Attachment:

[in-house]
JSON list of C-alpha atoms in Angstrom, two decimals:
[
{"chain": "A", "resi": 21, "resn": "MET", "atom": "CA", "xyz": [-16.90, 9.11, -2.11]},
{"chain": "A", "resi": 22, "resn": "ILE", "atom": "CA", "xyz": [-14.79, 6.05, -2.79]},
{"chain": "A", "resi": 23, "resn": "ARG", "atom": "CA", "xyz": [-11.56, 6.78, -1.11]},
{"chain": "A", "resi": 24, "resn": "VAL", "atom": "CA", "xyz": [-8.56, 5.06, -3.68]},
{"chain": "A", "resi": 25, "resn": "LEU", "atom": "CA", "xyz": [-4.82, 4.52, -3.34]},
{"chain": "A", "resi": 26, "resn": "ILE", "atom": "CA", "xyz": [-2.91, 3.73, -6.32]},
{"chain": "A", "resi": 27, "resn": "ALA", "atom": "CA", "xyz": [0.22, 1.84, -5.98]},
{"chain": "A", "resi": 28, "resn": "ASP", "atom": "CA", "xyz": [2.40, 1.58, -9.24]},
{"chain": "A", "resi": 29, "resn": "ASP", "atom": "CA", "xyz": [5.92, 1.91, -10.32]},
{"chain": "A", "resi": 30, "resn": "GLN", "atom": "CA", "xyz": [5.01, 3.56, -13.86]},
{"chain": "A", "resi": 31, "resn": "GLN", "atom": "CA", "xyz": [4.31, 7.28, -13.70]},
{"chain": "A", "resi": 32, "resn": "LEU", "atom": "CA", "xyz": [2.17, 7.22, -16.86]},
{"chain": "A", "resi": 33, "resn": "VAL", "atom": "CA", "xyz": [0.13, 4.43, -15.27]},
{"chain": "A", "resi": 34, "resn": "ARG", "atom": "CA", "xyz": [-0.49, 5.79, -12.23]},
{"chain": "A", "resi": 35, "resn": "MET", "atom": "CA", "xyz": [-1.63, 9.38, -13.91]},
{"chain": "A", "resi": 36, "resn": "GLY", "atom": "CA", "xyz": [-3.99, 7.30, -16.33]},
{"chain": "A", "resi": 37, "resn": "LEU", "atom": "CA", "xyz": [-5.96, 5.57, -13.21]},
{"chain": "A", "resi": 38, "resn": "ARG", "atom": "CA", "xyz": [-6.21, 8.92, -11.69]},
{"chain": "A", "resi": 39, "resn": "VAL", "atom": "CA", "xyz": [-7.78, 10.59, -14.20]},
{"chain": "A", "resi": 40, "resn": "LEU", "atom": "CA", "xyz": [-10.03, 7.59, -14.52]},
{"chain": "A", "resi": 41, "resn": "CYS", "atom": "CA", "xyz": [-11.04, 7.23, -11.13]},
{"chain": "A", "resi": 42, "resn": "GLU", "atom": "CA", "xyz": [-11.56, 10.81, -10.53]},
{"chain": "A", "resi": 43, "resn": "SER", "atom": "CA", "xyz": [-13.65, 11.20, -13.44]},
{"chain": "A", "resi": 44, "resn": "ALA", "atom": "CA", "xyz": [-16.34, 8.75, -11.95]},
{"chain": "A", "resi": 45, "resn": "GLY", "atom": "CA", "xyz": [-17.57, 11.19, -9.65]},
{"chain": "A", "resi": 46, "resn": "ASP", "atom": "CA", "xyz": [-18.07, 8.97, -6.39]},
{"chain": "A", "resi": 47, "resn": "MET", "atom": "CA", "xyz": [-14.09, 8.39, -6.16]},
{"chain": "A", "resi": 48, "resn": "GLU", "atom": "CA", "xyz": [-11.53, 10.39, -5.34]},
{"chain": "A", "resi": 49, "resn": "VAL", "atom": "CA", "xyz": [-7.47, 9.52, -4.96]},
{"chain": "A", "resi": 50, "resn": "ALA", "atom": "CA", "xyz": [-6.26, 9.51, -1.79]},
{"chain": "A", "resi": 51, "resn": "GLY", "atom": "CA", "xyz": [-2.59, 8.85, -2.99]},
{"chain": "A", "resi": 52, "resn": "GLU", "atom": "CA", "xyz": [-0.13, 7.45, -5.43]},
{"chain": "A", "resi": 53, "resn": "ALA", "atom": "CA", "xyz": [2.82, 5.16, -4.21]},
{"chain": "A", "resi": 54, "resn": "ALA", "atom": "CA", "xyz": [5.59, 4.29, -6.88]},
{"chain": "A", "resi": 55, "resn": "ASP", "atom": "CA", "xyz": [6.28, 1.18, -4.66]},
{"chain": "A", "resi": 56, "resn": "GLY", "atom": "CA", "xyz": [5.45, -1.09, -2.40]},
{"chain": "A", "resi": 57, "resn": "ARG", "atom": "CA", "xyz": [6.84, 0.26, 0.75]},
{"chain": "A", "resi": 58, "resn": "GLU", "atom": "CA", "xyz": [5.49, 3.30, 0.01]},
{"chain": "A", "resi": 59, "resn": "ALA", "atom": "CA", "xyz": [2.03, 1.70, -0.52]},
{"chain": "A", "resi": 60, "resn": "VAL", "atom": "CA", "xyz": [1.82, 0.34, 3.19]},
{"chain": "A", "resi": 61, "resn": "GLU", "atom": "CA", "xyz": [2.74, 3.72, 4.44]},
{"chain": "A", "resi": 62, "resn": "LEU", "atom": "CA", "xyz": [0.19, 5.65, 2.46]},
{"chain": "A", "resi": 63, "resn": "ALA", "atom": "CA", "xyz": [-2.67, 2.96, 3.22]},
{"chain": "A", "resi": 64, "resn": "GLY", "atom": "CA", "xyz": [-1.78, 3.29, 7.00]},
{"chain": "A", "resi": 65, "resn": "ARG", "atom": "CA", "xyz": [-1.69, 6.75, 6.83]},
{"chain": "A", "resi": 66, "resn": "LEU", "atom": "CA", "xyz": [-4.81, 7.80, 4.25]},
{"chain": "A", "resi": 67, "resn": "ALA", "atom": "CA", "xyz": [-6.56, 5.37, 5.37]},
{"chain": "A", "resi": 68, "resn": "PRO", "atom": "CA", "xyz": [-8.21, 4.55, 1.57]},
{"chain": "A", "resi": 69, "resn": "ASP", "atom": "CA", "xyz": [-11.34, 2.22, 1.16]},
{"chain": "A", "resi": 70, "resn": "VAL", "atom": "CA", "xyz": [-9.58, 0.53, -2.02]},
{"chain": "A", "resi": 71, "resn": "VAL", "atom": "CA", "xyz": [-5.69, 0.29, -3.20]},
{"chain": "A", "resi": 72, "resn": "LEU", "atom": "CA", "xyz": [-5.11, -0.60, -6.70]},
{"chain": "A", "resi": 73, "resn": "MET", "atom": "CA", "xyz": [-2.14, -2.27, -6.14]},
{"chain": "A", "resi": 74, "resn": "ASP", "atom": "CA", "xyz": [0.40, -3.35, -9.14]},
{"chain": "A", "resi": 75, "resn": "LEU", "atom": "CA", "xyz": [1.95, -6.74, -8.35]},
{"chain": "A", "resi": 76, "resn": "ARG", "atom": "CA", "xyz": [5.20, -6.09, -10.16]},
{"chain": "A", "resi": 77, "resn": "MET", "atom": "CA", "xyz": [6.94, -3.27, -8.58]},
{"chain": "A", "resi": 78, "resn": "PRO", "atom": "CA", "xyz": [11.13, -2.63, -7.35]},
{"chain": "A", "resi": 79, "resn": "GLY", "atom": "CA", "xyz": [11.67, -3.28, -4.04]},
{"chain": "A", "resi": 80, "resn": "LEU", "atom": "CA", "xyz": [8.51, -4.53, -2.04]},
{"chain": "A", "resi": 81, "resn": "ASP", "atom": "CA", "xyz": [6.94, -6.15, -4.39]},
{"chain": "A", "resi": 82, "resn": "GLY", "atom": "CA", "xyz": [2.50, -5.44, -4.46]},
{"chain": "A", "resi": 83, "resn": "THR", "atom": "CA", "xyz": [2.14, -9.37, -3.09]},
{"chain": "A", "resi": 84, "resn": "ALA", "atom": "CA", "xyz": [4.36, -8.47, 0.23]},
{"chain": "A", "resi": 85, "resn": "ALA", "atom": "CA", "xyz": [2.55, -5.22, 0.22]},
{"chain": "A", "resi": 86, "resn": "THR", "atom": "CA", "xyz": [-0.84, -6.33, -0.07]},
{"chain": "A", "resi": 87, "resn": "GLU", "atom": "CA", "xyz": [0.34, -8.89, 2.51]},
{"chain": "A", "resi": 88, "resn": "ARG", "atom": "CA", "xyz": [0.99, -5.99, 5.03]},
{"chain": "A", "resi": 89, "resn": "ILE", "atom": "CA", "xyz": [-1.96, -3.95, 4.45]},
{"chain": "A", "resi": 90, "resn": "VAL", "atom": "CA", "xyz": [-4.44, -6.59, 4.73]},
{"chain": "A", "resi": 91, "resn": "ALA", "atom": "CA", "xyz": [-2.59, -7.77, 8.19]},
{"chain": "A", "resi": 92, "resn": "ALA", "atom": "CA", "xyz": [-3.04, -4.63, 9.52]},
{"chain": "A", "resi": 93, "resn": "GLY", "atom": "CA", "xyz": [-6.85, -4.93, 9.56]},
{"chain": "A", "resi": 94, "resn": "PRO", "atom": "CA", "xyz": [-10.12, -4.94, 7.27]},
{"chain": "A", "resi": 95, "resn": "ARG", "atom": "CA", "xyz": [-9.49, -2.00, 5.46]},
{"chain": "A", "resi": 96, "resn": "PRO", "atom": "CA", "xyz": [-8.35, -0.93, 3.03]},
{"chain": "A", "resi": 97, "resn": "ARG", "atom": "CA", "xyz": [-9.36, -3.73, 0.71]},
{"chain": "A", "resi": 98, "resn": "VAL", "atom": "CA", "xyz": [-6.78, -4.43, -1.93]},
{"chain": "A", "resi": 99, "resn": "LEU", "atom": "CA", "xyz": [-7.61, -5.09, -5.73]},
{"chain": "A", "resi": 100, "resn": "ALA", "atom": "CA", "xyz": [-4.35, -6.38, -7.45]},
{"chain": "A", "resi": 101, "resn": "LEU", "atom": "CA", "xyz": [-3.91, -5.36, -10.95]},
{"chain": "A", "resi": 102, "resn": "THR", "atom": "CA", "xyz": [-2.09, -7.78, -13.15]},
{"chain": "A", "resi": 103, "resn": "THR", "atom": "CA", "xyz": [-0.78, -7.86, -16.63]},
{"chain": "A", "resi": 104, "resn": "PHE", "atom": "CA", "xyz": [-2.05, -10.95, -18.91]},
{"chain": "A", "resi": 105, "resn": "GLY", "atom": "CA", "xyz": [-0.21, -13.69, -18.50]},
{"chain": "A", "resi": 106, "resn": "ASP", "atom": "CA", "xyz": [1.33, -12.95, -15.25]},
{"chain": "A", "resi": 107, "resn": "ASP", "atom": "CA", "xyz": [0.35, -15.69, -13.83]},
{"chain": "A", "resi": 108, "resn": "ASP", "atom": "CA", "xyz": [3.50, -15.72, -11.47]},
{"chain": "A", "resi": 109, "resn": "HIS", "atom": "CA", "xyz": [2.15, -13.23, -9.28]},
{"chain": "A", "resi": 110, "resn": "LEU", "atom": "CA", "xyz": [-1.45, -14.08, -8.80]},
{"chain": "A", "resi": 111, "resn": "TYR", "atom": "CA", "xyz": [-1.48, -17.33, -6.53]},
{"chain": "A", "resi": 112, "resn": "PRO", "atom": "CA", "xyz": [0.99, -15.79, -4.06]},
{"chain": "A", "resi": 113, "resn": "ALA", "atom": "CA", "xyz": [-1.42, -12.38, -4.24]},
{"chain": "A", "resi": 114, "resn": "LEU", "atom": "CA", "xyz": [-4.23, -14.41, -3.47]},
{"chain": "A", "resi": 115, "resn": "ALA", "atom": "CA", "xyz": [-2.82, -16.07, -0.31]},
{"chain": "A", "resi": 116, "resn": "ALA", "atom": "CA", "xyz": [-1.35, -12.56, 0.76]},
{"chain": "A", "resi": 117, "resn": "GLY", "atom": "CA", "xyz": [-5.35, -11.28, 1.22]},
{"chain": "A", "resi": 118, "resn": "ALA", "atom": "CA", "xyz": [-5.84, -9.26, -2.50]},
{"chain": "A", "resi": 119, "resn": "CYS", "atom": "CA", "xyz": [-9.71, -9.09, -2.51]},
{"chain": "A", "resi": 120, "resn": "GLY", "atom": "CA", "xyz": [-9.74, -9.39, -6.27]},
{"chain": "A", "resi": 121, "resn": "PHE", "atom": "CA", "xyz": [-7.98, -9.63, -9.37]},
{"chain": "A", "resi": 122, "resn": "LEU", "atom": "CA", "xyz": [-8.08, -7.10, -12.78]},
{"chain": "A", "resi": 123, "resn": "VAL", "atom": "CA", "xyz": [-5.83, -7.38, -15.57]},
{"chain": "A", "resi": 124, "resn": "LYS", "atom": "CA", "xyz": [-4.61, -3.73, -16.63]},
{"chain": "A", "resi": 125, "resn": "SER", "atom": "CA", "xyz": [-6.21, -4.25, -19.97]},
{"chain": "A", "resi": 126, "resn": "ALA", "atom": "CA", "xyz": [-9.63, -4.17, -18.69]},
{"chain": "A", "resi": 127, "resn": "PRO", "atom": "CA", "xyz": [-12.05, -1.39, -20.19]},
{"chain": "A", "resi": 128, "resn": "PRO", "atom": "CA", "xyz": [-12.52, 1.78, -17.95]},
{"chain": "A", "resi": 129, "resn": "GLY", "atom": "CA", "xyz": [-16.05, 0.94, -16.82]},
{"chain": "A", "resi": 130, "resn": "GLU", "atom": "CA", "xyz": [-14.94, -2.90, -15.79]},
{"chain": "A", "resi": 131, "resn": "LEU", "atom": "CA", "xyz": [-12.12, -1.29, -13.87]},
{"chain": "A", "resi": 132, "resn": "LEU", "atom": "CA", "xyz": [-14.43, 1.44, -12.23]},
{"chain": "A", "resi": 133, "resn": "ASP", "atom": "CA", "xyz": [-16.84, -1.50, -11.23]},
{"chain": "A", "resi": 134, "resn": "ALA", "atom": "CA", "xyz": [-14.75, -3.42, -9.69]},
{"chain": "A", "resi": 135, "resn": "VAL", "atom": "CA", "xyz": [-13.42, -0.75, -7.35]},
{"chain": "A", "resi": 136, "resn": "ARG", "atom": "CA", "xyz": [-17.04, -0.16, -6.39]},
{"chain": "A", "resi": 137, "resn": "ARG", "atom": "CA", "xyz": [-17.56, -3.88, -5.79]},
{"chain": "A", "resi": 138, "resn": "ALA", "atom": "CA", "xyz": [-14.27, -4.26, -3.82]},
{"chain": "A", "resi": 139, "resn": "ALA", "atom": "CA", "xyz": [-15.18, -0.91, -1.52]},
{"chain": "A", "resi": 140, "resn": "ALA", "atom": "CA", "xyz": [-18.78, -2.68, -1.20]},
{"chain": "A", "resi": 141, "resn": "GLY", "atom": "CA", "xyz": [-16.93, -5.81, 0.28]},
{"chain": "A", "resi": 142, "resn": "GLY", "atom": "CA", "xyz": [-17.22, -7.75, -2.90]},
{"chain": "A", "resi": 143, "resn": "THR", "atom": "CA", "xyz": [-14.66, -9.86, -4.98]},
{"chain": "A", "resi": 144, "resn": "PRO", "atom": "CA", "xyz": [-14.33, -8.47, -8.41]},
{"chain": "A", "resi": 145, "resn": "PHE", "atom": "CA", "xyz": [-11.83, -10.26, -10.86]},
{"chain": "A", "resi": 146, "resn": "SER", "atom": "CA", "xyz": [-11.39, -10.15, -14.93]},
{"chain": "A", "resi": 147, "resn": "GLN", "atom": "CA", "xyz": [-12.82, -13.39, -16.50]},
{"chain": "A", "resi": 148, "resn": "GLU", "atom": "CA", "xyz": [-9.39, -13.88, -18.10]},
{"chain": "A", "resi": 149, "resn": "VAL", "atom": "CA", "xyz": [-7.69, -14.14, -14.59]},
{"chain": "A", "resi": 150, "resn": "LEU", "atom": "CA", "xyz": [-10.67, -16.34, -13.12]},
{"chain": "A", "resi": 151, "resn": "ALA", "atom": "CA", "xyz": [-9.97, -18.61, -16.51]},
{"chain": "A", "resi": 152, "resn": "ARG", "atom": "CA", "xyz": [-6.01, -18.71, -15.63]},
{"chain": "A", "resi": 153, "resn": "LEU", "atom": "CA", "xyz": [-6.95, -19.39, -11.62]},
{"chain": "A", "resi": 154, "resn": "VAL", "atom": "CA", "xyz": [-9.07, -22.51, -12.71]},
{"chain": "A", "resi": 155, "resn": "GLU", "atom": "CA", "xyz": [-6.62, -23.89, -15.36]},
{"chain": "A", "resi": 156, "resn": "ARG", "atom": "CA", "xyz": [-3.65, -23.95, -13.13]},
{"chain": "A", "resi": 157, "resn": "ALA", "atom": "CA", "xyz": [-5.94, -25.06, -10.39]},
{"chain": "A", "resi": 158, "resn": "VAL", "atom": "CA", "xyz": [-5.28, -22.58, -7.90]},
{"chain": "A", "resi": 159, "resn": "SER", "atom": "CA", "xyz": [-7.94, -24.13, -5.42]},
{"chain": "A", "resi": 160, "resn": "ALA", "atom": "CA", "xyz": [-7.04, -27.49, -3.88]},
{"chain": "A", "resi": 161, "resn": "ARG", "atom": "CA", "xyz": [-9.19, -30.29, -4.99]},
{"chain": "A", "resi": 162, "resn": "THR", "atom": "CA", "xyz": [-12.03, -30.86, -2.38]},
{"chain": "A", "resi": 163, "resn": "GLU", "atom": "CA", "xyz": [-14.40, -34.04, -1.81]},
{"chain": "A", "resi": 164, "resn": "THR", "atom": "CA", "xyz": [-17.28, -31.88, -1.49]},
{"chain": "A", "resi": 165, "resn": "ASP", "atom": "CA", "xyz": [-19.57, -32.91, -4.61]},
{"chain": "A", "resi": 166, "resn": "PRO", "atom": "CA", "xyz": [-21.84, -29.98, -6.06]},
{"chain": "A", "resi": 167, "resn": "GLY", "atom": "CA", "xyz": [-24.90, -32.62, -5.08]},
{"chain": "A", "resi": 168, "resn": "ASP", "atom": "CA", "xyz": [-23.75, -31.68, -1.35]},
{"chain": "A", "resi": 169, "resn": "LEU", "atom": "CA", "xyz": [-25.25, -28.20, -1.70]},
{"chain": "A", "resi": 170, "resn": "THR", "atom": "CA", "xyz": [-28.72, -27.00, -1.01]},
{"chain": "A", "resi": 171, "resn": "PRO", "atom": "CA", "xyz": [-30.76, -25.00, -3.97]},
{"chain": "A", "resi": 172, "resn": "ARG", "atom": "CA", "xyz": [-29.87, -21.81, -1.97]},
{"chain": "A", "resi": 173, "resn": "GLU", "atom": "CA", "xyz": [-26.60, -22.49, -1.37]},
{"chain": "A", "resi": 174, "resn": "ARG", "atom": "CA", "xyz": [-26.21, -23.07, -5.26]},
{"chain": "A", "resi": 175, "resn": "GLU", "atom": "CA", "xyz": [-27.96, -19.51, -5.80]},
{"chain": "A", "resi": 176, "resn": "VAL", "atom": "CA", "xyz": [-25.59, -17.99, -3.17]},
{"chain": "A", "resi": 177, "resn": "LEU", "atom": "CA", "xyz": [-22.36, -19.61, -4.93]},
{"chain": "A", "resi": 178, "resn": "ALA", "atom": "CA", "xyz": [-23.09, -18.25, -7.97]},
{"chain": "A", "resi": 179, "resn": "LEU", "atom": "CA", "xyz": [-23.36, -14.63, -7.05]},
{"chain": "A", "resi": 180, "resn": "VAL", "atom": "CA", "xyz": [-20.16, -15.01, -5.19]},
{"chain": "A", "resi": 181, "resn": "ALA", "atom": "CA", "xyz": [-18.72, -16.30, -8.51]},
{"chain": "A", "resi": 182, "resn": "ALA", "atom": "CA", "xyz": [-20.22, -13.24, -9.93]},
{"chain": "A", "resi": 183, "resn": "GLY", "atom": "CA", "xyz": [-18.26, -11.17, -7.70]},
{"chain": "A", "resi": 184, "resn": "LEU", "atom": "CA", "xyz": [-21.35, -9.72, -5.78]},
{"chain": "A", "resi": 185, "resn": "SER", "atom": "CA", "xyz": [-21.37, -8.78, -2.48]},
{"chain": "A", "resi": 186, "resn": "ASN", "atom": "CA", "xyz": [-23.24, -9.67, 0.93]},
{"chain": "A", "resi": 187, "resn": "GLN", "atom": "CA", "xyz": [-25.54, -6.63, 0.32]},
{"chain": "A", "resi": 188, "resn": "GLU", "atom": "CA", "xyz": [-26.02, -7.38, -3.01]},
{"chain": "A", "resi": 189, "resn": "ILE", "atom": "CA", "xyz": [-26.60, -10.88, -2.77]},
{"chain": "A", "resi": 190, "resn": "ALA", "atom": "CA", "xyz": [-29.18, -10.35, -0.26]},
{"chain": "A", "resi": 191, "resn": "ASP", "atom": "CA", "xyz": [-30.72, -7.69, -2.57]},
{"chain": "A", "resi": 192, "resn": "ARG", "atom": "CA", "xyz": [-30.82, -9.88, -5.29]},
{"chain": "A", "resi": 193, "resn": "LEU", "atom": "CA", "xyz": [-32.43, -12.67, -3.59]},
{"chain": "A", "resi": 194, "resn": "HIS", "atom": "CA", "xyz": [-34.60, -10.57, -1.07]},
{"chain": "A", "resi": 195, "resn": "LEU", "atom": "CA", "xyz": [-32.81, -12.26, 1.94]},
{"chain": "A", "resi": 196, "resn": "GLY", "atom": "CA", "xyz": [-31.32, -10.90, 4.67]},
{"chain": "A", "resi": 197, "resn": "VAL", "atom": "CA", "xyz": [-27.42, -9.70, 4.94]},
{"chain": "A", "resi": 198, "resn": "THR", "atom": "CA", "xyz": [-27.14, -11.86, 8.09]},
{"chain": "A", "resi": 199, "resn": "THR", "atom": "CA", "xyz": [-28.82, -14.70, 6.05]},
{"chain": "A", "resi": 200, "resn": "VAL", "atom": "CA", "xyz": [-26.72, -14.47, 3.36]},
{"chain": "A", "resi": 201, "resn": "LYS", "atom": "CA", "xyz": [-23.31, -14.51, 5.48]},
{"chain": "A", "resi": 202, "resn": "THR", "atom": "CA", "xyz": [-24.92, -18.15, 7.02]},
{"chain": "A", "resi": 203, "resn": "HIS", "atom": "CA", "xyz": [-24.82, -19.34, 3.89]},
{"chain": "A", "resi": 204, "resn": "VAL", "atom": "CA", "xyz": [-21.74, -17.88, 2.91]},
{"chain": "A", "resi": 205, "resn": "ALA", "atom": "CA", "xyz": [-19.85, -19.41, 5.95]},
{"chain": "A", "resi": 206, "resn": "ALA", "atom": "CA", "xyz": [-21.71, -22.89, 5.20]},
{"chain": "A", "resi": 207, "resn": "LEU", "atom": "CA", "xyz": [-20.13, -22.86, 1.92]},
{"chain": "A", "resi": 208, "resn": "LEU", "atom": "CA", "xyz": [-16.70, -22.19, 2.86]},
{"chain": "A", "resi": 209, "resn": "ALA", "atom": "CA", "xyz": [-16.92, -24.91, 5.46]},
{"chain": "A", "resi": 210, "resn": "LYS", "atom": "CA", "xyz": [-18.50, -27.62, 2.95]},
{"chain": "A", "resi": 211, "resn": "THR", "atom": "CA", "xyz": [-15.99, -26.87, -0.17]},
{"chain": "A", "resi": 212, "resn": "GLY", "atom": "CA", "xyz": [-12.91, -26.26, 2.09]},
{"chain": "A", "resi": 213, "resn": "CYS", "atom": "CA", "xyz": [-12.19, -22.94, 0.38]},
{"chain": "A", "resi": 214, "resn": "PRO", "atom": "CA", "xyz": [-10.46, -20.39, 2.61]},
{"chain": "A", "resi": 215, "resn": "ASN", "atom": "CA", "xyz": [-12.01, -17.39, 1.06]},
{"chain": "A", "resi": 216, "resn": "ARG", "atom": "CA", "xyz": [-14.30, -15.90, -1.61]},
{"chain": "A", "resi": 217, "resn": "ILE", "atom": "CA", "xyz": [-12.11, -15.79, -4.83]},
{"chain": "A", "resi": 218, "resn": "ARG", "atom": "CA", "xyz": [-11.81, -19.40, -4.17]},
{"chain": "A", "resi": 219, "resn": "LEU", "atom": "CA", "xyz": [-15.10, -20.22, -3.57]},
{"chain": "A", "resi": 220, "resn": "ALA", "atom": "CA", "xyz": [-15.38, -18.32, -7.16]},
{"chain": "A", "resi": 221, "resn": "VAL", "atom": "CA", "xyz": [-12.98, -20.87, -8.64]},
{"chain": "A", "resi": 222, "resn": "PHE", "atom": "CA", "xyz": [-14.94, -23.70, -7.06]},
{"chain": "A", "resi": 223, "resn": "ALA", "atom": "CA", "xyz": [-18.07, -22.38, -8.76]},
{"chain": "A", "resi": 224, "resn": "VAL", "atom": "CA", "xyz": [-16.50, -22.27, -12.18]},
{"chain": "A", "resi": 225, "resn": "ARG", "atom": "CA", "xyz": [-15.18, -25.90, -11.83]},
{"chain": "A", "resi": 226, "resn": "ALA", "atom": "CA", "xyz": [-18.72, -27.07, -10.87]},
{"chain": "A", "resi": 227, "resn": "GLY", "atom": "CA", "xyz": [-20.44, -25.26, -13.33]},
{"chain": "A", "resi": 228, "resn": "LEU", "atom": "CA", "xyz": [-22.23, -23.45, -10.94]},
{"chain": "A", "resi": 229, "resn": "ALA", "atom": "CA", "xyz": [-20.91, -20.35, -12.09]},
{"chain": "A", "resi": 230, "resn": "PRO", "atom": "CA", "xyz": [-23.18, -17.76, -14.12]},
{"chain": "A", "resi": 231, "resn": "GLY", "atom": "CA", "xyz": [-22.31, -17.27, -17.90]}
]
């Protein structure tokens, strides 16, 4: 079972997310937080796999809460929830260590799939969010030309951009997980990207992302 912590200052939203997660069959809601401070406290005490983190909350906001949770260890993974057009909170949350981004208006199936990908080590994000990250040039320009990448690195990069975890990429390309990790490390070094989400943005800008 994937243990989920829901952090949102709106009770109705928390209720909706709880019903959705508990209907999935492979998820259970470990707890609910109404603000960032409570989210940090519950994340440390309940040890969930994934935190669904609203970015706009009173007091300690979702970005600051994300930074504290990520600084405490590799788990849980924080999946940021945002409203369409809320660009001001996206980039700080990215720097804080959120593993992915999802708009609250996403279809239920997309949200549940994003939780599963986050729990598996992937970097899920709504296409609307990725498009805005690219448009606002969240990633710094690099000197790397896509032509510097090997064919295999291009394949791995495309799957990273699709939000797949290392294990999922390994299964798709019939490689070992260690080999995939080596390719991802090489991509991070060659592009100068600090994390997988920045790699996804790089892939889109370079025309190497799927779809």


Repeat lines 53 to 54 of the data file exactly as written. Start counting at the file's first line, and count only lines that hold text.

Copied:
{"chain": "A", "resi": 70, "resn": "VAL", "atom": "CA", "xyz": [-9.58, 0.53, -2.02]},
{"chain": "A", "resi": 71, "resn": "VAL", "atom": "CA", "xyz": [-5.69, 0.29, -3.20]},